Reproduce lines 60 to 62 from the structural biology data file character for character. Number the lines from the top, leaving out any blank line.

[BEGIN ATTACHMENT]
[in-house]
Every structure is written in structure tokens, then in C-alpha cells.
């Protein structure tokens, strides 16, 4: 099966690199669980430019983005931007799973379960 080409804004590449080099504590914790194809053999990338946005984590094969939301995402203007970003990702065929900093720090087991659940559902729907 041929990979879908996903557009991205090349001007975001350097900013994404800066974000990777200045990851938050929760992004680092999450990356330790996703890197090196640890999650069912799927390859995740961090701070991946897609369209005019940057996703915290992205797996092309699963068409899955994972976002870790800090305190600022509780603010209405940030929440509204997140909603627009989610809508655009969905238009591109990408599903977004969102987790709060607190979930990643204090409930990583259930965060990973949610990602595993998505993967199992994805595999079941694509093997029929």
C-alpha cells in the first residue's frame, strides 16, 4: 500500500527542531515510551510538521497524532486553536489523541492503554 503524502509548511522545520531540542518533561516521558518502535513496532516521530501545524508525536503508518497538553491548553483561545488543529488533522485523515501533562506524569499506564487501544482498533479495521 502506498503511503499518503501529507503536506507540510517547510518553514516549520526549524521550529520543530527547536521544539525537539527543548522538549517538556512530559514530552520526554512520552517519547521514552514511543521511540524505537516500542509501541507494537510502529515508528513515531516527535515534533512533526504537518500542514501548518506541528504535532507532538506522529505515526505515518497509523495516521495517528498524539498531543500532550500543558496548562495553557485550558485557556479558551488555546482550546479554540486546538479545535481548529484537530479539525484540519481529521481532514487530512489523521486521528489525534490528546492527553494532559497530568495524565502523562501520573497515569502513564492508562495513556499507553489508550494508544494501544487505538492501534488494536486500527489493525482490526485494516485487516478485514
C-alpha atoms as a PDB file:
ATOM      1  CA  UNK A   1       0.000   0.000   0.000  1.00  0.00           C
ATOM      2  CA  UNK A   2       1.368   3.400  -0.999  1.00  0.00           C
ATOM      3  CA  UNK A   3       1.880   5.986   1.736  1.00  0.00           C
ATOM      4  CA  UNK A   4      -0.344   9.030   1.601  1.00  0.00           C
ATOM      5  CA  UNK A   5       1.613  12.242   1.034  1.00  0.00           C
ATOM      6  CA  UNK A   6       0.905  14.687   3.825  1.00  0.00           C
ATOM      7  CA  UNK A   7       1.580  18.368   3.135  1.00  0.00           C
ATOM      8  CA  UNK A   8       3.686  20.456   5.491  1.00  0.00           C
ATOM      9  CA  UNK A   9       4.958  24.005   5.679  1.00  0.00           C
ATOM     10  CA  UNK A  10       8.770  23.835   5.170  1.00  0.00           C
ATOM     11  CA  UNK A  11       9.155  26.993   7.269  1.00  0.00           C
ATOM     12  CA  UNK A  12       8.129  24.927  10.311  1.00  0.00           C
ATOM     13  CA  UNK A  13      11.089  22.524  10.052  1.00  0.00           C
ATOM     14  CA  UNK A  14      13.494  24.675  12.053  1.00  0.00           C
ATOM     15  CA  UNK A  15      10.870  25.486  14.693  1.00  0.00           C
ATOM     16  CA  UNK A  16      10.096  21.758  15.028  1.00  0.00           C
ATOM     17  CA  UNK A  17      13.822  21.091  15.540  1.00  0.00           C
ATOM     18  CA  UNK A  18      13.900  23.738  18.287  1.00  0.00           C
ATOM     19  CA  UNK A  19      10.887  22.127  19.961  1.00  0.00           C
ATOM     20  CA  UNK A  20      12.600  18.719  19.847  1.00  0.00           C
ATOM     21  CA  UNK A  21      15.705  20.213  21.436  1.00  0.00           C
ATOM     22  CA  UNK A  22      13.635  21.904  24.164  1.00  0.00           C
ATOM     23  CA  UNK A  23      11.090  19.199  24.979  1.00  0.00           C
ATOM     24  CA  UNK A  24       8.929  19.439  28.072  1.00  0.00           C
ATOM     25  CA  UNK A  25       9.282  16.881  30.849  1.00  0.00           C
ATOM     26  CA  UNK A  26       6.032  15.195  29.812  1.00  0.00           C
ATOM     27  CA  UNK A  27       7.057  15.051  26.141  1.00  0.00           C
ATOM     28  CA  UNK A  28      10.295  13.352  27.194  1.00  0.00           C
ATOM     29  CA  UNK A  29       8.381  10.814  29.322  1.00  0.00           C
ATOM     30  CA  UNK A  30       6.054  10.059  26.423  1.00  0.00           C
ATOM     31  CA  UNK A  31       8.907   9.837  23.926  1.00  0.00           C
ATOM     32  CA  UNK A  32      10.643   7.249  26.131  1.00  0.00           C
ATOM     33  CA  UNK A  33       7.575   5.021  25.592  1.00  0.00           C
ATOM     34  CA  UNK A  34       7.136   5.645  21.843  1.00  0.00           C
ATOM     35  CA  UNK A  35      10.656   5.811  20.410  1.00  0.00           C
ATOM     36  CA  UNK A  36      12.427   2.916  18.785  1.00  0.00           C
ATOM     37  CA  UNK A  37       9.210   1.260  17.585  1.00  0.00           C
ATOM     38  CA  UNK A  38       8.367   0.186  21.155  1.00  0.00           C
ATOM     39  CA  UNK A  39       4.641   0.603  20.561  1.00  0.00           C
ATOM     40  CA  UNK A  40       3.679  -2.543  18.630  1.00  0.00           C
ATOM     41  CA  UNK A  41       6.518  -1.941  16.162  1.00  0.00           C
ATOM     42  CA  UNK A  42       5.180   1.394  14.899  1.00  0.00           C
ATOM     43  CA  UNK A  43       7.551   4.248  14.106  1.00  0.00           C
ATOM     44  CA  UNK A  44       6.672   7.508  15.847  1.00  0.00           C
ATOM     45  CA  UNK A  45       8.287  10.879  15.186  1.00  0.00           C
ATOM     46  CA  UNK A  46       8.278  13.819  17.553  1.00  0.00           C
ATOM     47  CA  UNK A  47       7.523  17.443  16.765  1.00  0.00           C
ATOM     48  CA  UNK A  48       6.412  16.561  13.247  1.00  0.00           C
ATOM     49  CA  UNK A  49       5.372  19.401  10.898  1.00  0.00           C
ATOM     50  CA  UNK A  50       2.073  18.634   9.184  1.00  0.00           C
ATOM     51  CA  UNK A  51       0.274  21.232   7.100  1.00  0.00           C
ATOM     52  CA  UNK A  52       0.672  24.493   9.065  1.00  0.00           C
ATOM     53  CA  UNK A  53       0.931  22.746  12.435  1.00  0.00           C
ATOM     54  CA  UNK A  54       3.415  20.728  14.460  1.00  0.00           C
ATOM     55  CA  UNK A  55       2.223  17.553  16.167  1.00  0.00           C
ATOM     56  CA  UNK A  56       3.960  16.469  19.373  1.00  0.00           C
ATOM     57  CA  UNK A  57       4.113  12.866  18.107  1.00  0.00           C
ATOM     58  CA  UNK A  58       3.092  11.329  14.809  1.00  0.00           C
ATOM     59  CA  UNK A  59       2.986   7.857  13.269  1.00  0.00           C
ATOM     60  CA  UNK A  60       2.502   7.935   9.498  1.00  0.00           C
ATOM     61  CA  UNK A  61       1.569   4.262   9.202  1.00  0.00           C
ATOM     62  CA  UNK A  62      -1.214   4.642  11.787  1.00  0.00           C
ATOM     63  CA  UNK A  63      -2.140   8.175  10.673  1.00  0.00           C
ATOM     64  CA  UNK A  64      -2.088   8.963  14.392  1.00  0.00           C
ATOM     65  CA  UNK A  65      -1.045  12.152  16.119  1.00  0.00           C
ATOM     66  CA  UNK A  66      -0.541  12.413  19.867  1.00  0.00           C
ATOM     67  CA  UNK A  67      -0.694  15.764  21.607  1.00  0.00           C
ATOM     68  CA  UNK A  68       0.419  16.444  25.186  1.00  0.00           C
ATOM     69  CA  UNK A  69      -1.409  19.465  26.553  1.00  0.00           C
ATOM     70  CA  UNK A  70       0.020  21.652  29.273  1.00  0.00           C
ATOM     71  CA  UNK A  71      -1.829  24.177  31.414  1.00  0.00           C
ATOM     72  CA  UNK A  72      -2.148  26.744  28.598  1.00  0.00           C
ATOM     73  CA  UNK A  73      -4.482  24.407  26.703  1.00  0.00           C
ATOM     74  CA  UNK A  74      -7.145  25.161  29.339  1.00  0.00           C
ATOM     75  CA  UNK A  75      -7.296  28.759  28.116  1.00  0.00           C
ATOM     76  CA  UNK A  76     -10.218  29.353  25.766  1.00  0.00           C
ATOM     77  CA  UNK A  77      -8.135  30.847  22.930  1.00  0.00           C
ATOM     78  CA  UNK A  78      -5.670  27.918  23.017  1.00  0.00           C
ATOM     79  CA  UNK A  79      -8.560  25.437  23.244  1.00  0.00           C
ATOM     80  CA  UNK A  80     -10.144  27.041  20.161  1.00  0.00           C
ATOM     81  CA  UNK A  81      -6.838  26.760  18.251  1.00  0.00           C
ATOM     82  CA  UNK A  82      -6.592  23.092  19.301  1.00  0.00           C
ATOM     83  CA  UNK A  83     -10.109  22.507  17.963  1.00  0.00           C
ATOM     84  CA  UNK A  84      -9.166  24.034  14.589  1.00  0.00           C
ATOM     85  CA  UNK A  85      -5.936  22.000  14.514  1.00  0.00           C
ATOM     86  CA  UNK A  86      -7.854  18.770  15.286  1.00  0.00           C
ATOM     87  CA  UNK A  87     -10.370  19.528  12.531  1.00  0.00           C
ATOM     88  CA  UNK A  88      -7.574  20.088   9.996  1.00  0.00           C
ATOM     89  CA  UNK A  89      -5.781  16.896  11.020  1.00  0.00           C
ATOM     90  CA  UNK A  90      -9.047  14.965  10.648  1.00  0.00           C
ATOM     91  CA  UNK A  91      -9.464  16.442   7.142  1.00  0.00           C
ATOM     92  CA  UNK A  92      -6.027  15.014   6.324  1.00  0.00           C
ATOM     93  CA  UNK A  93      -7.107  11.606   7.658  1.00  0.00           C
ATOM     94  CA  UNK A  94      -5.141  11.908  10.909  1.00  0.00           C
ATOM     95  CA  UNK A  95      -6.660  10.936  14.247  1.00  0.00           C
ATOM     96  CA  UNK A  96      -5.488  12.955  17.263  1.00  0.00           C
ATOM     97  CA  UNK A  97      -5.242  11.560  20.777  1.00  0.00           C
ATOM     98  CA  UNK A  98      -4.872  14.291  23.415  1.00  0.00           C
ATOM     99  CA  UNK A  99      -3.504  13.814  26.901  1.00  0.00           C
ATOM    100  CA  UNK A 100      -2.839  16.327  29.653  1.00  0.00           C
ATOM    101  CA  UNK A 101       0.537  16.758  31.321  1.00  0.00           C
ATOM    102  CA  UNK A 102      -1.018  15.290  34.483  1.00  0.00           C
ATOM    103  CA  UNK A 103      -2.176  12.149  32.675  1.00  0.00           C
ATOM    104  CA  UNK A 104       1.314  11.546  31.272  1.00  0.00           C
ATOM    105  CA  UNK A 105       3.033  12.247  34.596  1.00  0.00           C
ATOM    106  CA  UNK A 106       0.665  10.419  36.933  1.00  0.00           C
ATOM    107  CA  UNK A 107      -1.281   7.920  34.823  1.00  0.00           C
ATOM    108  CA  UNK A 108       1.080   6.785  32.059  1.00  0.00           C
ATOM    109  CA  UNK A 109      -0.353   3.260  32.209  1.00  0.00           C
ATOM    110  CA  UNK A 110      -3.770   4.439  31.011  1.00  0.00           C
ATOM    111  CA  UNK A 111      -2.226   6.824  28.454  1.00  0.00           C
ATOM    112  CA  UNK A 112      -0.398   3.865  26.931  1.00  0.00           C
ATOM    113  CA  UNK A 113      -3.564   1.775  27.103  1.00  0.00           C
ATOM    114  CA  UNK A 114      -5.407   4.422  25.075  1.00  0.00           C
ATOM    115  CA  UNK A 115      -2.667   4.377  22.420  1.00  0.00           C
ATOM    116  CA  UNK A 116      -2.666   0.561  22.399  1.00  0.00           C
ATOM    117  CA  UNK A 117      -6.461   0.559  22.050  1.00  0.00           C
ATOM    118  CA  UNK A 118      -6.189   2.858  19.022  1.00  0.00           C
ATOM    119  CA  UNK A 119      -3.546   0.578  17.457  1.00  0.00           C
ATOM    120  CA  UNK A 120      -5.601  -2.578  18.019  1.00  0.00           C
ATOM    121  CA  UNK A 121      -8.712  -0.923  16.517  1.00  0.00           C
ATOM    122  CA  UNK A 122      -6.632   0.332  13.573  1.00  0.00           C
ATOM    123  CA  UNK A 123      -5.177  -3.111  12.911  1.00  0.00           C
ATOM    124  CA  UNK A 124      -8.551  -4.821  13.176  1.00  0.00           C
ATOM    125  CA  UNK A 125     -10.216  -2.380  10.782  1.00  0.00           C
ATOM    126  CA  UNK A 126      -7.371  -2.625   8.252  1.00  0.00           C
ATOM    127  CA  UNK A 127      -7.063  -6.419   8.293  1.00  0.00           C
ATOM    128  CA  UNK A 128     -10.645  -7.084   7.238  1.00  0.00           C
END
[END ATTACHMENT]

ATOM     55  CA  UNK A  55       2.223  17.553  16.167  1.00  0.00           C
ATOM     56  CA  UNK A  56       3.960  16.469  19.373  1.00  0.00           C
ATOM     57  CA  UNK A  57       4.113  12.866  18.107  1.00  0.00           C